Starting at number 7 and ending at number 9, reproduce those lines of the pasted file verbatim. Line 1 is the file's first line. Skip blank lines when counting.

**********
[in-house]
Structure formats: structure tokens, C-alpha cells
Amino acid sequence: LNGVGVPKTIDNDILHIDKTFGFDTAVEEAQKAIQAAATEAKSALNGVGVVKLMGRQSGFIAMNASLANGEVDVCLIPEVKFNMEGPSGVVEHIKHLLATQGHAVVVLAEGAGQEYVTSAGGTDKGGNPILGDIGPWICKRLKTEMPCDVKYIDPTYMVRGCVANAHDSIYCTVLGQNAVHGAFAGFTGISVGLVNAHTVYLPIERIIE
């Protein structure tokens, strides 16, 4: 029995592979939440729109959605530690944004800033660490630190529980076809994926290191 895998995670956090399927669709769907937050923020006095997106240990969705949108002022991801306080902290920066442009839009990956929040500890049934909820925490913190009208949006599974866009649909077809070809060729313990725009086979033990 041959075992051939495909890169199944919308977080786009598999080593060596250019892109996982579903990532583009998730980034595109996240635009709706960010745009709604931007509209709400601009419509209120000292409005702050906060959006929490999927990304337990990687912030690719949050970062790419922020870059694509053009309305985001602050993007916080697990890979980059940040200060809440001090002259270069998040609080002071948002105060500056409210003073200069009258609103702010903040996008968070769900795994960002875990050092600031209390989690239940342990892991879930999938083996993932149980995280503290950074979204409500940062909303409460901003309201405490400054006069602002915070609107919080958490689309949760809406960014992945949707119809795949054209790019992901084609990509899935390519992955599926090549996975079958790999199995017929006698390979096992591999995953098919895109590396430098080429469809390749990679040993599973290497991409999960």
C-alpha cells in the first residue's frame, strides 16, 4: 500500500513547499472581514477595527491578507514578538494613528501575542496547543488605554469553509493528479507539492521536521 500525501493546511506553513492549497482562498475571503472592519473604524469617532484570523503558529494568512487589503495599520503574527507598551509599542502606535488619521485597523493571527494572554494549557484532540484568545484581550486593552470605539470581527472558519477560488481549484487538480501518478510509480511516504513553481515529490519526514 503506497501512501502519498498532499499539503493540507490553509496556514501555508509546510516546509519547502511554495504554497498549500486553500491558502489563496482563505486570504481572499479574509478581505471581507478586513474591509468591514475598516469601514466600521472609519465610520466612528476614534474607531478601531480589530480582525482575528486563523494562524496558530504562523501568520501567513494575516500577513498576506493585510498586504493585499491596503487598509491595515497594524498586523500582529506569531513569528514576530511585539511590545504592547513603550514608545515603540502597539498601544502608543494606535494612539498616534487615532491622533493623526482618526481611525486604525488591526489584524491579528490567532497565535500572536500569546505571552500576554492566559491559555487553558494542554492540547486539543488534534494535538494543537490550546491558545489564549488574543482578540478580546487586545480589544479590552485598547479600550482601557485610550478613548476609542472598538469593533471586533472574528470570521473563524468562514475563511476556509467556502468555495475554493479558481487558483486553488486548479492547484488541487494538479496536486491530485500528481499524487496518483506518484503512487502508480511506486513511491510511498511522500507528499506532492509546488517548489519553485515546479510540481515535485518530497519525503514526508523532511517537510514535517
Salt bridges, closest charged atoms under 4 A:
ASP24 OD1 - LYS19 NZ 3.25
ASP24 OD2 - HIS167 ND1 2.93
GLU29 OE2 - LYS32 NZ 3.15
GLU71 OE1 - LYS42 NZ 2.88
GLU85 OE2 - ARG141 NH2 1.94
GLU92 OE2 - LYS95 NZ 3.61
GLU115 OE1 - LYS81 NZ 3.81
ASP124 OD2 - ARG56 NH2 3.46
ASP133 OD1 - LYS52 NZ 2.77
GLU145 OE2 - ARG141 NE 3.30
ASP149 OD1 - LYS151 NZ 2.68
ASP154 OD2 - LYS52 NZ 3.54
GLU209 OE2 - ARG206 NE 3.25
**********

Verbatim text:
ASP24 OD1 - LYS19 NZ 3.25
ASP24 OD2 - HIS167 ND1 2.93
GLU29 OE2 - LYS32 NZ 3.15